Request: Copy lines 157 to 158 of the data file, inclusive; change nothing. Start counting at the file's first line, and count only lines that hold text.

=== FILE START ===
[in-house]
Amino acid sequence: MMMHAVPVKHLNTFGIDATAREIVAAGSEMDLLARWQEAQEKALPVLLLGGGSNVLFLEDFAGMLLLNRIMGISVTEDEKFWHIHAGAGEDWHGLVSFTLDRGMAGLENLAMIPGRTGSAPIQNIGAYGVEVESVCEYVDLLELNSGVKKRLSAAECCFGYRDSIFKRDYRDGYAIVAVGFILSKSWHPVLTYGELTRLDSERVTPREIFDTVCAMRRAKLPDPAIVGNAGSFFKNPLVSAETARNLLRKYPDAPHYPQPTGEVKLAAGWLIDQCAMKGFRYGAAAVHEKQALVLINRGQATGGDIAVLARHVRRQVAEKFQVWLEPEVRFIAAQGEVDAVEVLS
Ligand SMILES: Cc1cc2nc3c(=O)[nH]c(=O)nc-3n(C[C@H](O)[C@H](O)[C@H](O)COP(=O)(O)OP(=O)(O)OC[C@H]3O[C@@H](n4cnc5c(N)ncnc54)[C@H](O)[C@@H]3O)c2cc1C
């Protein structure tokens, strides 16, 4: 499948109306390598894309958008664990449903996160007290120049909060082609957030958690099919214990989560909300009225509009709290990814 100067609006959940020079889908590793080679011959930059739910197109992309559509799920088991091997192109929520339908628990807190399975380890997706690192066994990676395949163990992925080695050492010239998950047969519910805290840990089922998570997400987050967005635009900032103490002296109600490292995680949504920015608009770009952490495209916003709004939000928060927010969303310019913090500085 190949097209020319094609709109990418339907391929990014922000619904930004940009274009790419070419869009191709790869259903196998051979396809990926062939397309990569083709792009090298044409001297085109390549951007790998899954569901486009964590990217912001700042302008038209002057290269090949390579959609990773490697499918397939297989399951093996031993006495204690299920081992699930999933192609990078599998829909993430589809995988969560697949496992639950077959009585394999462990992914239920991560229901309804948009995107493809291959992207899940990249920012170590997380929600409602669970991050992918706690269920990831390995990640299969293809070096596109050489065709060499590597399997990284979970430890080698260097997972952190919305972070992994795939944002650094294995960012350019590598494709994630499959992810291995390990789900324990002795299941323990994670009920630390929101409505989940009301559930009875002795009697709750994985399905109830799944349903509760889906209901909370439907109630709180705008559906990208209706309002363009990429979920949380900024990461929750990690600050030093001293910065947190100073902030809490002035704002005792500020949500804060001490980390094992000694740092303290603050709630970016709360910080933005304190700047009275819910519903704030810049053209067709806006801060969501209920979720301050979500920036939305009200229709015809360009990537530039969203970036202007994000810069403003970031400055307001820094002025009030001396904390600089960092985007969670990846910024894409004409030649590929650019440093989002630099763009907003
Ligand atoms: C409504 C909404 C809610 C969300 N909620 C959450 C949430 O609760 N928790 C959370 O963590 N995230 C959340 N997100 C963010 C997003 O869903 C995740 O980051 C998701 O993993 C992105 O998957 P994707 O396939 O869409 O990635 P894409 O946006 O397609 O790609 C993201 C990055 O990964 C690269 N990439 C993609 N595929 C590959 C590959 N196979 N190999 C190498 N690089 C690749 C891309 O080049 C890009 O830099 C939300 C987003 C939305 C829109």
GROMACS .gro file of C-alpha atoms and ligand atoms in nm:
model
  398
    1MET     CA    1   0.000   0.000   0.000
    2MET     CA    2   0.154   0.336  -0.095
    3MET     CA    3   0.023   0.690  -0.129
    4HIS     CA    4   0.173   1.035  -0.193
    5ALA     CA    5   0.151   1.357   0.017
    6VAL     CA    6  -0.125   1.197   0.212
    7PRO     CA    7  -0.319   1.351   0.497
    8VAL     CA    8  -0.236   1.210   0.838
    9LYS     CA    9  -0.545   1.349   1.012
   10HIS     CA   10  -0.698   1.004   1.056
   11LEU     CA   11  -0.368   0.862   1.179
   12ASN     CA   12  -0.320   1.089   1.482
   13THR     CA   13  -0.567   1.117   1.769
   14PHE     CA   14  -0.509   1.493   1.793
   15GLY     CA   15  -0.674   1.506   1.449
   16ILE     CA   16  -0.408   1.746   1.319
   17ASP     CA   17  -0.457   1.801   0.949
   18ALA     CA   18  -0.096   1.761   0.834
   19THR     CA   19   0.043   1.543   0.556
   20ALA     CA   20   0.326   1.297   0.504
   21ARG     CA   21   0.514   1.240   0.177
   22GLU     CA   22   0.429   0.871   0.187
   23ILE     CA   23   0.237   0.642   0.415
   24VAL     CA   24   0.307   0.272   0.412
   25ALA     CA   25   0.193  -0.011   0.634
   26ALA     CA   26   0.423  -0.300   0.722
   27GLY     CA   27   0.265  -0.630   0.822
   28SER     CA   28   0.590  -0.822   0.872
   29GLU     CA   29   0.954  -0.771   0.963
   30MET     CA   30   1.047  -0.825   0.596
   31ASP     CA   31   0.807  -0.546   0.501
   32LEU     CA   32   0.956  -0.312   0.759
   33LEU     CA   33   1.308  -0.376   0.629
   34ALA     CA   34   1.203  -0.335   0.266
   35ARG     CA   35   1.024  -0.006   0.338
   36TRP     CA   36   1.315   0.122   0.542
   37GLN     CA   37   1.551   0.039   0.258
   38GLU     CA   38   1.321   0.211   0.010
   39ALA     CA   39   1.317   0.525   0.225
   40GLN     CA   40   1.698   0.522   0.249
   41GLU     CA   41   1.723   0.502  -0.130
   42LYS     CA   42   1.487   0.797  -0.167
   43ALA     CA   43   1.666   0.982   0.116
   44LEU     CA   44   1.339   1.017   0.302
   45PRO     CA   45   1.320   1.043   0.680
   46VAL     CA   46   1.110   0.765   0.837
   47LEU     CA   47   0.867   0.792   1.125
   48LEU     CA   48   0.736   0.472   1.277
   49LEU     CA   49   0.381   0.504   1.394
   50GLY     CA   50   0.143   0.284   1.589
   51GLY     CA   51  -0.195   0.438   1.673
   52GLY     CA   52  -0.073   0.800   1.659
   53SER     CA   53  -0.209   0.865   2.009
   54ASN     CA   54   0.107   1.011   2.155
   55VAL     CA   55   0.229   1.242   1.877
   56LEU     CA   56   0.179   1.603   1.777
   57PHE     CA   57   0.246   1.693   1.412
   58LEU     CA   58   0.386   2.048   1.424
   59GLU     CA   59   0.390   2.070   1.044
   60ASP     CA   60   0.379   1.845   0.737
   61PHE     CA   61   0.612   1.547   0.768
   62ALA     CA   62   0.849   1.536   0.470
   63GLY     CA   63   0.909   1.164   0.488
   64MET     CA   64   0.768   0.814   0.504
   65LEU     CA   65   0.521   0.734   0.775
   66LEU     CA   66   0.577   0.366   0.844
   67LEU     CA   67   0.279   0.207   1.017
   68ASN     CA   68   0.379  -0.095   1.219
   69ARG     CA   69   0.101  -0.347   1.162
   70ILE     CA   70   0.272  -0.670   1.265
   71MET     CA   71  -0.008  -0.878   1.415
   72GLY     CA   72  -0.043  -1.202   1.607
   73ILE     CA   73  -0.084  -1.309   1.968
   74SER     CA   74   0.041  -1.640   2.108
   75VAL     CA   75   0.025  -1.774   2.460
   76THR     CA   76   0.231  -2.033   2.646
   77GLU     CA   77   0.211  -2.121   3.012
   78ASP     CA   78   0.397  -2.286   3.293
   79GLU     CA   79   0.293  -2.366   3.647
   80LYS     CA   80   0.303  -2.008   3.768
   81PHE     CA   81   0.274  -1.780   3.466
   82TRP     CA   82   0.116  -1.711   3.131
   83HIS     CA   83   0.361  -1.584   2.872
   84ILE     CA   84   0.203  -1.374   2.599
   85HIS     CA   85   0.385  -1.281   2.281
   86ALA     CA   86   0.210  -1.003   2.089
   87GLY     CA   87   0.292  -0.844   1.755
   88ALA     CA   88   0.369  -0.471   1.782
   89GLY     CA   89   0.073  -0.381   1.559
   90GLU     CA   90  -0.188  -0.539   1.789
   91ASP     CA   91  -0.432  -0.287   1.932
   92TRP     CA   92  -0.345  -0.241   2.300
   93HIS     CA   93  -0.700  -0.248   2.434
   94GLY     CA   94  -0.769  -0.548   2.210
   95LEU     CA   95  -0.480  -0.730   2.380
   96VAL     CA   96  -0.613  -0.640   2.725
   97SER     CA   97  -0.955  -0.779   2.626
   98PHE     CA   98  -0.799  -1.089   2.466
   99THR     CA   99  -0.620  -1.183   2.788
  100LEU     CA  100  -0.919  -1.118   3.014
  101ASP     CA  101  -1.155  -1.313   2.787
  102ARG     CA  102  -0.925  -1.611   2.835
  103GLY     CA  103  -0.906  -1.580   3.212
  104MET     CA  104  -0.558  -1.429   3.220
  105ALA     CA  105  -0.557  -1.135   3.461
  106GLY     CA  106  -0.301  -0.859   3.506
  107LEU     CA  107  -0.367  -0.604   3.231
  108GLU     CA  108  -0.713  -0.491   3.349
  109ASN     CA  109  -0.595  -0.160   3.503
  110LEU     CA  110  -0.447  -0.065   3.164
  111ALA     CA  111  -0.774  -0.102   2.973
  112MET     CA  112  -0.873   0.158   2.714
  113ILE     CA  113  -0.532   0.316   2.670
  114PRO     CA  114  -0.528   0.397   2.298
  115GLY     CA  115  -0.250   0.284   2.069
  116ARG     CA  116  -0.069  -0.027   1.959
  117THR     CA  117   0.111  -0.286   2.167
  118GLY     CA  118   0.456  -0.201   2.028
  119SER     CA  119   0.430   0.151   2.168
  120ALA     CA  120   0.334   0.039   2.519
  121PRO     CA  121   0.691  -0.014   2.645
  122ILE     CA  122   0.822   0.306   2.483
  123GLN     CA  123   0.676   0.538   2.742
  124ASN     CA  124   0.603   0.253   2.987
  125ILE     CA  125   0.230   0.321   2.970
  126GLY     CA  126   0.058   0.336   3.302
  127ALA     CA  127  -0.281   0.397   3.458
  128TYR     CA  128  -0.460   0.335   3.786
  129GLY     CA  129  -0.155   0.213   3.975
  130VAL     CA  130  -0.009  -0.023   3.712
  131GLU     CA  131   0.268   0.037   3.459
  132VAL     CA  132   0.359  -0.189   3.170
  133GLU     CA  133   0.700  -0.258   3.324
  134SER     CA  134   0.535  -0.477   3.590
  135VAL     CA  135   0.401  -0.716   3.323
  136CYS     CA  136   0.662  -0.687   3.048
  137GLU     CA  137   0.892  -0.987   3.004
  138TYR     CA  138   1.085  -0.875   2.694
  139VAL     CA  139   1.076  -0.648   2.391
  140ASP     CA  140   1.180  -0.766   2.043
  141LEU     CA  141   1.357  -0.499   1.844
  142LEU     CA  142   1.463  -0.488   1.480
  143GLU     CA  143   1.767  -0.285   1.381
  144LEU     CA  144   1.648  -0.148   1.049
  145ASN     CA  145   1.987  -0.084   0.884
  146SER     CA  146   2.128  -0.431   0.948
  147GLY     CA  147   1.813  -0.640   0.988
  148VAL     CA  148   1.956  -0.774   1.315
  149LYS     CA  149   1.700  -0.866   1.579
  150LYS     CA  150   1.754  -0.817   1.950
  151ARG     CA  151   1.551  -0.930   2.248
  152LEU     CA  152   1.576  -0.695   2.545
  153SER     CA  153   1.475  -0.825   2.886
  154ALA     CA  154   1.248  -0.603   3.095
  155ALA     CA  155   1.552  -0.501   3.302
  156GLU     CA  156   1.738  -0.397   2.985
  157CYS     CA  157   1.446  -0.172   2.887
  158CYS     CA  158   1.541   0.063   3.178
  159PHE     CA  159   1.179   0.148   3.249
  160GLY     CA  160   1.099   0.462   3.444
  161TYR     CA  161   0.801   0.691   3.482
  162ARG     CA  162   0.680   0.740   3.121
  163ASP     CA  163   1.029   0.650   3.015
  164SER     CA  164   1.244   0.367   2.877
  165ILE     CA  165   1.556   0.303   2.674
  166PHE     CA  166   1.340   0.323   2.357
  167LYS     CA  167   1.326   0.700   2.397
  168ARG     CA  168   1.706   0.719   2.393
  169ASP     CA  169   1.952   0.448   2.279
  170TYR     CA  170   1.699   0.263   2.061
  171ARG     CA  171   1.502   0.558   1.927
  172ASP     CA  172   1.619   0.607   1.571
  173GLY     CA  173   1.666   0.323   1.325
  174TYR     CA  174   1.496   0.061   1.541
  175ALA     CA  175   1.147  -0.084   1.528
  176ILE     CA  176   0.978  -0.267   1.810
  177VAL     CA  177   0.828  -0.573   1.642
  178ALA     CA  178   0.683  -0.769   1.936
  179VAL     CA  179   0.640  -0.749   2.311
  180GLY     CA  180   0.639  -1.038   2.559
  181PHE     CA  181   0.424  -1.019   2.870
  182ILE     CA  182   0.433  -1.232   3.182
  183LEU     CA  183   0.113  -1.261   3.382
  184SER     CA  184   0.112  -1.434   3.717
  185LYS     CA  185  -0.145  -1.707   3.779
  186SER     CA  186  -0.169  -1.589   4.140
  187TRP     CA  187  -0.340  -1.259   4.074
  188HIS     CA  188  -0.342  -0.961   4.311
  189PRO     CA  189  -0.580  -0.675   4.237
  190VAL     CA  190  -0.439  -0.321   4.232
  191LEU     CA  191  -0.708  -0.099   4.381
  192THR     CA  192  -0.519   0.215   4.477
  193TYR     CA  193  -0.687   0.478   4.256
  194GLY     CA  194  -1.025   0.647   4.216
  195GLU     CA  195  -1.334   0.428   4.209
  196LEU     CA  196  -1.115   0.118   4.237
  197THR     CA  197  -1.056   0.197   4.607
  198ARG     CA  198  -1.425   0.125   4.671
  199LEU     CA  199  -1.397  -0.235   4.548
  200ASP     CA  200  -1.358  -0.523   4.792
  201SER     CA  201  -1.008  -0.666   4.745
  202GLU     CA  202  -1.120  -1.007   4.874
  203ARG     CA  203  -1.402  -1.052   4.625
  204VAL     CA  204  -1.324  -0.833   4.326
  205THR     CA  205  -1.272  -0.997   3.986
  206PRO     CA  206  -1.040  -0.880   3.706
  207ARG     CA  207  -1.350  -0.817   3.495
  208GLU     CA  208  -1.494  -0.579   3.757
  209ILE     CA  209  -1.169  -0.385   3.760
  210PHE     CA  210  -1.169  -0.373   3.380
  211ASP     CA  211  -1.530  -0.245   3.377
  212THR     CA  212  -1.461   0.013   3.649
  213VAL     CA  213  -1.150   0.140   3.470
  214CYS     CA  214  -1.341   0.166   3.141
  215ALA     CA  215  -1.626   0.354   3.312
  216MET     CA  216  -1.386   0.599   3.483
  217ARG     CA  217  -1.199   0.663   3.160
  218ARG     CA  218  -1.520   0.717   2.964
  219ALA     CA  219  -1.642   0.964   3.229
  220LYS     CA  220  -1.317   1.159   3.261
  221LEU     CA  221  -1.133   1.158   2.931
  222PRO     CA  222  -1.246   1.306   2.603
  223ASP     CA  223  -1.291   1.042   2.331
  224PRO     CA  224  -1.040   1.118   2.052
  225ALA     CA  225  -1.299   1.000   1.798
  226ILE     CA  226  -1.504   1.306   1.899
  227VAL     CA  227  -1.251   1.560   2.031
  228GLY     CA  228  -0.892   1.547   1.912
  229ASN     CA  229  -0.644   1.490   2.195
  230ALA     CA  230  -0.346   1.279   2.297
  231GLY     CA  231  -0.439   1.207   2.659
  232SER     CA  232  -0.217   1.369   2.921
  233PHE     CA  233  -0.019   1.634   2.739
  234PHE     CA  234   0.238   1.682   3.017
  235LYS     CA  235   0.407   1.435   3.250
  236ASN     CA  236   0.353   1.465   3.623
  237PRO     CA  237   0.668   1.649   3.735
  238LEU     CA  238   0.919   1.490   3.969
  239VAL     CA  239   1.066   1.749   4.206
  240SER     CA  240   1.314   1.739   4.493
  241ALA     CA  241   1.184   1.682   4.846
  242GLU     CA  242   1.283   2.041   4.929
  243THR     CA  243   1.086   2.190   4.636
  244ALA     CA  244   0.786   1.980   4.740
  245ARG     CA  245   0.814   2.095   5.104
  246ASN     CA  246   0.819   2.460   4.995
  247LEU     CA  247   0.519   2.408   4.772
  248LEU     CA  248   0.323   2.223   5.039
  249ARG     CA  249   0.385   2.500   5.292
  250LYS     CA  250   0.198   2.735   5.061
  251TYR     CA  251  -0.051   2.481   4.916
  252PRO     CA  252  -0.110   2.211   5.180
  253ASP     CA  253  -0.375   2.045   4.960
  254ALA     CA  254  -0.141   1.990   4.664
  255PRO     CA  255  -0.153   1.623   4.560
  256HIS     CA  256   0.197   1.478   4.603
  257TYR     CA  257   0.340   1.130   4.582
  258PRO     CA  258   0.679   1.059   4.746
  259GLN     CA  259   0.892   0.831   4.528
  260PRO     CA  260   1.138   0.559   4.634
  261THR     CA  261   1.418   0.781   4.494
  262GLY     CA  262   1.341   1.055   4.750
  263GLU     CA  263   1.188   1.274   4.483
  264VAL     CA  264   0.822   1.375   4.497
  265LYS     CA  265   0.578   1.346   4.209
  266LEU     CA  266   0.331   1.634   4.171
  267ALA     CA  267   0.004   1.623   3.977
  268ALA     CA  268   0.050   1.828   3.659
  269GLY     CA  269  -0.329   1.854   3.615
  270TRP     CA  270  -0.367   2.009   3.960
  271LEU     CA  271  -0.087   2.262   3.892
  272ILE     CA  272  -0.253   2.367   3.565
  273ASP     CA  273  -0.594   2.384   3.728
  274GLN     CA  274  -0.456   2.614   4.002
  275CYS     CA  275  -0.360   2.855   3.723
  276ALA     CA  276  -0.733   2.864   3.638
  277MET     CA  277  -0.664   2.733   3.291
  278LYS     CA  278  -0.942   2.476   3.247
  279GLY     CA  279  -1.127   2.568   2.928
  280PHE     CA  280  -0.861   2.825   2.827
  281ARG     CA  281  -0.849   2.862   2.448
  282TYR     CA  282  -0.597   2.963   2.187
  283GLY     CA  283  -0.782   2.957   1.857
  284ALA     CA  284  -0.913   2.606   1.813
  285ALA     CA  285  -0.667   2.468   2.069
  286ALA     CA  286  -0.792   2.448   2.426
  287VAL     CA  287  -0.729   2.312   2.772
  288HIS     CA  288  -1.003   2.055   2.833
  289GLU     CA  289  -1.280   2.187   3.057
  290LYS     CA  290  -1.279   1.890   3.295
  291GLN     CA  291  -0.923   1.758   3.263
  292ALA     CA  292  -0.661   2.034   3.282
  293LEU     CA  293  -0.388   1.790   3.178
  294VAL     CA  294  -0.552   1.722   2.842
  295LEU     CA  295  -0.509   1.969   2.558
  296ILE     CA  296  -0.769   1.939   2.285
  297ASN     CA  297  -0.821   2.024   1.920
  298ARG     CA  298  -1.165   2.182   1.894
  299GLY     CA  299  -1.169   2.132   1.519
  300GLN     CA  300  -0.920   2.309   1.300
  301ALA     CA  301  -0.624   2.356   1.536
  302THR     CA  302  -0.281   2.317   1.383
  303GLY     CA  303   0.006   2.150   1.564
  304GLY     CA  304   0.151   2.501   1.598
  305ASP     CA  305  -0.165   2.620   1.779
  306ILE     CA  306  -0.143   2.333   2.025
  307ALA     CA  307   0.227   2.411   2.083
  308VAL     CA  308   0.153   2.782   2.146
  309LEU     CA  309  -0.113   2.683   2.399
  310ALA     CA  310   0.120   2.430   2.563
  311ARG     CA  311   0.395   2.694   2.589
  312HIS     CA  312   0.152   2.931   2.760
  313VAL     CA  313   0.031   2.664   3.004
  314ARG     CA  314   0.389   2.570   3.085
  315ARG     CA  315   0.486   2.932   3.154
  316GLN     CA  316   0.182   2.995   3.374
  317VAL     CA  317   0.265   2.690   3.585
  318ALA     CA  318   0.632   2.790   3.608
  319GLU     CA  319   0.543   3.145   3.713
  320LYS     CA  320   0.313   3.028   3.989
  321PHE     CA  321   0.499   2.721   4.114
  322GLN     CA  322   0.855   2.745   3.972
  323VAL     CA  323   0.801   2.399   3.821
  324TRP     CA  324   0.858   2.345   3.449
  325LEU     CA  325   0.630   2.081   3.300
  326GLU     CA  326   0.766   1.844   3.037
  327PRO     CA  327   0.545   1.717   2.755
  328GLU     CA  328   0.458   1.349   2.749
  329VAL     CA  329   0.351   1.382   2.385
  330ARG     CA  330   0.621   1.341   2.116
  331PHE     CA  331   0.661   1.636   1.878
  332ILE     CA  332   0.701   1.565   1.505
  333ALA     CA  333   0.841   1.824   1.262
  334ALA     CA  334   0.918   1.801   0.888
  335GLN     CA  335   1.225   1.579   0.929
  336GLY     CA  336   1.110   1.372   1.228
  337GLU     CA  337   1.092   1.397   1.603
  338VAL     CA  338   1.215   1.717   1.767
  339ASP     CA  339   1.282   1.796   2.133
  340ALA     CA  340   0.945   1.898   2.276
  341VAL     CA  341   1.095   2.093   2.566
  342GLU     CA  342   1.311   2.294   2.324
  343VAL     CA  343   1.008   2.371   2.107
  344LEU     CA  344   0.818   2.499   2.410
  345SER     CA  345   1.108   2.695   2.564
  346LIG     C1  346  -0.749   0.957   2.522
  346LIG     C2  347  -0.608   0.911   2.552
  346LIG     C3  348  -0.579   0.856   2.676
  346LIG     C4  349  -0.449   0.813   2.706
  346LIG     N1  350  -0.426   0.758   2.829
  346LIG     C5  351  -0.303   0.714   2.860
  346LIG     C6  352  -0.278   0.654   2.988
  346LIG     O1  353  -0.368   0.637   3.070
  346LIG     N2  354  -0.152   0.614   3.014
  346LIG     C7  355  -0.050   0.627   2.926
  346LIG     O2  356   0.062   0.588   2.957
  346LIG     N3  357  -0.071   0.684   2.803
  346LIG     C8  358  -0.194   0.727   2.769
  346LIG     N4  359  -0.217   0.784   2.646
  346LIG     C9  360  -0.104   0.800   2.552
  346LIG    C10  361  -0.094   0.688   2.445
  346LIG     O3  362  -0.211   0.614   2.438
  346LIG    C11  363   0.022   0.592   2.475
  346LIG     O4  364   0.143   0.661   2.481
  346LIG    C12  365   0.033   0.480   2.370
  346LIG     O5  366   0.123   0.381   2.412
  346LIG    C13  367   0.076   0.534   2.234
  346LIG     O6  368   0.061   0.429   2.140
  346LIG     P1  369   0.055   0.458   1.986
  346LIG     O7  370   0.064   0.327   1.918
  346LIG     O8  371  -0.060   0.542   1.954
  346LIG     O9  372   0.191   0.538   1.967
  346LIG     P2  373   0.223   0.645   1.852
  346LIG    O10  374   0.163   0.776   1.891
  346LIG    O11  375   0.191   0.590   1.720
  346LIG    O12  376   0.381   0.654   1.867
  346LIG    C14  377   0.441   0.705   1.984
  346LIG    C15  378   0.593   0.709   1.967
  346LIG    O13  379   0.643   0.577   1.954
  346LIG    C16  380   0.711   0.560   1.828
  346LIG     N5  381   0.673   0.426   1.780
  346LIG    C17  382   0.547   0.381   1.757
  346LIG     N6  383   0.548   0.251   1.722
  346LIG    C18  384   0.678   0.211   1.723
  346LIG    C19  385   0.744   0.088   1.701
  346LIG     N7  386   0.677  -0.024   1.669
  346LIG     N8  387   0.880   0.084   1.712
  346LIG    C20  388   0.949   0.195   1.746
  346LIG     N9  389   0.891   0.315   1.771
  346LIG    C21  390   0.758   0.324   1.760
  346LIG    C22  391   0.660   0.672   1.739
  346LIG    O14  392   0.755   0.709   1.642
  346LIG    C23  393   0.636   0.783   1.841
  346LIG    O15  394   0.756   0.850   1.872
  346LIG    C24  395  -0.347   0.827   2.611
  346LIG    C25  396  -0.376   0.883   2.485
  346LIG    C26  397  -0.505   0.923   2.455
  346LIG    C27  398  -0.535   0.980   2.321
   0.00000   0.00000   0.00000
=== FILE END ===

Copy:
  149LYS     CA  149   1.700  -0.866   1.579
  150LYS     CA  150   1.754  -0.817   1.950